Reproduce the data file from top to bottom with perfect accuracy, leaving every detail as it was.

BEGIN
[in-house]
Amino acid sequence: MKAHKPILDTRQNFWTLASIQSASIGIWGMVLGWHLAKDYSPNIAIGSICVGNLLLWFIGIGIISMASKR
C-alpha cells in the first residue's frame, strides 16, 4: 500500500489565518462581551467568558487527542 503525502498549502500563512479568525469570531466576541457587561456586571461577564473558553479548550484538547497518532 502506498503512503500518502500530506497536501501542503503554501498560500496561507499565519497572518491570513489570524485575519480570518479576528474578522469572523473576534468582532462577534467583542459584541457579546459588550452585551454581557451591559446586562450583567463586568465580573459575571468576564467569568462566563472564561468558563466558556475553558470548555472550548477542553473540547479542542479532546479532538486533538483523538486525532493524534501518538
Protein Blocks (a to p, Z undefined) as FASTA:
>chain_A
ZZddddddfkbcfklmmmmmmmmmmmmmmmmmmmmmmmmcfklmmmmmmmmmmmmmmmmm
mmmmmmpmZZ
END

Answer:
[in-house]
Amino acid sequence: MKAHKPILDTRQNFWTLASIQSASIGIWGMVLGWHLAKDYSPNIAIGSICVGNLLLWFIGIGIISMASKR
C-alpha cells in the first residue's frame, strides 16, 4: 500500500489565518462581551467568558487527542 503525502498549502500563512479568525469570531466576541457587561456586571461577564473558553479548550484538547497518532 502506498503512503500518502500530506497536501501542503503554501498560500496561507499565519497572518491570513489570524485575519480570518479576528474578522469572523473576534468582532462577534467583542459584541457579546459588550452585551454581557451591559446586562450583567463586568465580573459575571468576564467569568462566563472564561468558563466558556475553558470548555472550548477542553473540547479542542479532546479532538486533538483523538486525532493524534501518538
Protein Blocks (a to p, Z undefined) as FASTA:
>chain_A
ZZddddddfkbcfklmmmmmmmmmmmmmmmmmmmmmmmmcfklmmmmmmmmmmmmmmmmm
mmmmmmpmZZ